The Sahara Forest Project was borne out of a dire necessity to ensure the long term survival of residents living in the Middle East’s desert regions. 60 People from 12 countries have contributed research to the project that aims to turn inhospitable deserts into flourishing food and power producing habitats that harness new climate-specific innovations. Jordan was the first country to come on board, and yesterday, SFP announced a new collaboration with Yara International and QAFCO that will result in a one hectare pilot plant in Doha, Qatar.
Jordan’s King comes on board
Owned by biomimicry architect Michael Pawlyn, structural engineer Bill Watts, and the Norwegian environmental group the Bellona Foundation, the Sahara Forest Project was initially established in 2009. After learning about the project in Norway, Jordan’s King Abdullah II officially came on board at the beginning of 2011.
Yesterday SFP’s CEO Joakim Hauge signed an agreement with CEO Khalifa A. Al-Sowaidi of QAFCO and CEO Jørgen Ole Haslestad of Yara International to take the project one step further – in Qatar.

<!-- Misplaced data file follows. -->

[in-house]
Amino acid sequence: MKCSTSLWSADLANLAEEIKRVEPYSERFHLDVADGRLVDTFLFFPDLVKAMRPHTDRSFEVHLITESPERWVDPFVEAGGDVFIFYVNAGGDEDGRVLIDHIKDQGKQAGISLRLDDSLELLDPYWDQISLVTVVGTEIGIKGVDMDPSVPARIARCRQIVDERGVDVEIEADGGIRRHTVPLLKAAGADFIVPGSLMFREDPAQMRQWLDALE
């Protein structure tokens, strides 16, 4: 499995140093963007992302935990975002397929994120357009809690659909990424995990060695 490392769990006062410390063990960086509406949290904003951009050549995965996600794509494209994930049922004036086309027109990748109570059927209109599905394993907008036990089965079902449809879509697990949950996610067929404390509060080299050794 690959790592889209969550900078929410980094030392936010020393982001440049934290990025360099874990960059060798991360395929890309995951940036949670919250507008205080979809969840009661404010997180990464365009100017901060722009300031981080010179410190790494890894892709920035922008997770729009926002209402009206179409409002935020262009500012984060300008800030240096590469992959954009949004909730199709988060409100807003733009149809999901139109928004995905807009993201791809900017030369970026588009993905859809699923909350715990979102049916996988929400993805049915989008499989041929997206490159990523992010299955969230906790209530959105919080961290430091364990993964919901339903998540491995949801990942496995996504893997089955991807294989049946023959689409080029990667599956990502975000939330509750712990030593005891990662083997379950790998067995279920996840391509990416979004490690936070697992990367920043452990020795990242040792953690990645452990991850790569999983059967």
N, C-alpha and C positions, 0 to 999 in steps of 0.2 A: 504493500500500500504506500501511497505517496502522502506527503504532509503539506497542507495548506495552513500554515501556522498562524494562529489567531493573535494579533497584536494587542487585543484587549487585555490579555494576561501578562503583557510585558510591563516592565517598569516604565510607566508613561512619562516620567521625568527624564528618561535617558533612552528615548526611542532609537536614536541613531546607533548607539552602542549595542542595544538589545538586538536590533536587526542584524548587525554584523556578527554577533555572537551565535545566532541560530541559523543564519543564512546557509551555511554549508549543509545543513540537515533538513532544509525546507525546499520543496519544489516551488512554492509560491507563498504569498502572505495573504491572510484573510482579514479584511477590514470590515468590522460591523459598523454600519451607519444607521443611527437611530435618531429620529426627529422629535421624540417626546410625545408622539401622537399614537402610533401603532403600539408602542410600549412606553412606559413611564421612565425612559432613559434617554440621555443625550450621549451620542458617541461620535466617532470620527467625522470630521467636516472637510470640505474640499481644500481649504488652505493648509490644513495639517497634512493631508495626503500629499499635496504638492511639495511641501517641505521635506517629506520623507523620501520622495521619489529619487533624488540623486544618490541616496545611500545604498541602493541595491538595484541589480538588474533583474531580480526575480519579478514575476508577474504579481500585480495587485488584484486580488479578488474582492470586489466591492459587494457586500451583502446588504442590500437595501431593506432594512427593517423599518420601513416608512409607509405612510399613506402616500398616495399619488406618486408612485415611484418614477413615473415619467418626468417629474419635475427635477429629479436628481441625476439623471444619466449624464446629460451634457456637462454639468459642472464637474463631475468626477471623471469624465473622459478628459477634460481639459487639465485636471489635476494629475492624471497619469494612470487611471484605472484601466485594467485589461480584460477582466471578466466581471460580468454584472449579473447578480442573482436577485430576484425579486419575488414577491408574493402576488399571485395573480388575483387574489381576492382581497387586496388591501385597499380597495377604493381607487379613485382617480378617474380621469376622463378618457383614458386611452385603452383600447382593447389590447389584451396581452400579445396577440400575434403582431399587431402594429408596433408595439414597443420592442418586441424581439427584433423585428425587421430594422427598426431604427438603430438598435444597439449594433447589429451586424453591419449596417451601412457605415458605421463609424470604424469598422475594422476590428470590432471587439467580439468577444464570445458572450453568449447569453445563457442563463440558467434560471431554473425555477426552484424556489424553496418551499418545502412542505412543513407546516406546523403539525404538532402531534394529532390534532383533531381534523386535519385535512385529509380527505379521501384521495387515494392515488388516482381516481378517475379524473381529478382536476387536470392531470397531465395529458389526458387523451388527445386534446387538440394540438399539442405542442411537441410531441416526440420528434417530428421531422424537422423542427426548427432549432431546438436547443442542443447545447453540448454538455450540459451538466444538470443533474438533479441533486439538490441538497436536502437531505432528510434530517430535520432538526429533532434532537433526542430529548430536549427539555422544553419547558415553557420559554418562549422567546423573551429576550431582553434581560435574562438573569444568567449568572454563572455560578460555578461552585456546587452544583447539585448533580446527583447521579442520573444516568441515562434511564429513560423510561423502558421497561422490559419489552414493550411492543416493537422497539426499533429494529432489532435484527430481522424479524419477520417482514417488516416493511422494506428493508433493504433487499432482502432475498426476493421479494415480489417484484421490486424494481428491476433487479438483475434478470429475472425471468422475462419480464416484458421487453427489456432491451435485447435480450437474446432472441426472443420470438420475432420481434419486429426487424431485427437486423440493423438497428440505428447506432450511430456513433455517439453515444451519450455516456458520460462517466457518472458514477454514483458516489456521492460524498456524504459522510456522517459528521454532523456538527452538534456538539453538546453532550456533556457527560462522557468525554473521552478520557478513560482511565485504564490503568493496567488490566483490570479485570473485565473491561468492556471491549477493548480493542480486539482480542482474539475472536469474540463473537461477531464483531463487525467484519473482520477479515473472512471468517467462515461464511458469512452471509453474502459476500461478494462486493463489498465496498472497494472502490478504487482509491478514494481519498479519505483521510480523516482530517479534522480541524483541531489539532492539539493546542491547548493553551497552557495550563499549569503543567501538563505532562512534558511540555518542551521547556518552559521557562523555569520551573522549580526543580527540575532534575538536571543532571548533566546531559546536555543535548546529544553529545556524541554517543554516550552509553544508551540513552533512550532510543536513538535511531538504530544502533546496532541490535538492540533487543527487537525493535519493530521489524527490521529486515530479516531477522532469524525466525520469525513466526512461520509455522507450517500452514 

The pilot project just outside of Doha will develop and test seawater-based greenhouses, concentrated solar power (CSP) for heat & electricity, evaporative hedges and ponds for reducing brine to dry salts, algae cultivation facilities, vegetated outdoor areas, and halophyte cultivation units.
Funding from fertilizer companies
Funding for the $5.3 million project, as well as technological contributions, will come from Qafco and Yara International – both chemical and fertilizer companies.
With Monsanto so much in the news the mention of chemicals and fertilizers is bound to raise reader suspicion, and certainly this is cause to keep an eye on developments. However, Pawlyn, Watts, and the Bellona Foundation all have solid reputations.
“We are very excited to join forces with Qafco and Yara to realize this truly unique system of green technologies. The Pilot Plant will prove the benefits of a holistic approach to challenges in the food, water and energy-sector,” says CEO of The Sahara Forest Project, Joakim Hauge.
“A cornerstone of the pilot is greenhouses utilizing seawater to provide cool and humid growing conditions for vegetables. The greenhouses will also produce freshwater themselves,” according to SFP, adding that “the greenhouses will be coupled with a state of the art parabolic trough solar collector with a thermal desalination unit supported by PV-technology.”
The pilot project, which is expected to be complete by the end of 2012, will also cultivate algae in a system of photobioreactors and open pond cultivation systems.
Visit the Sahara Forest Project for a detailed list of technologies that will be tested in Qatar. All images courtesy of SFP.
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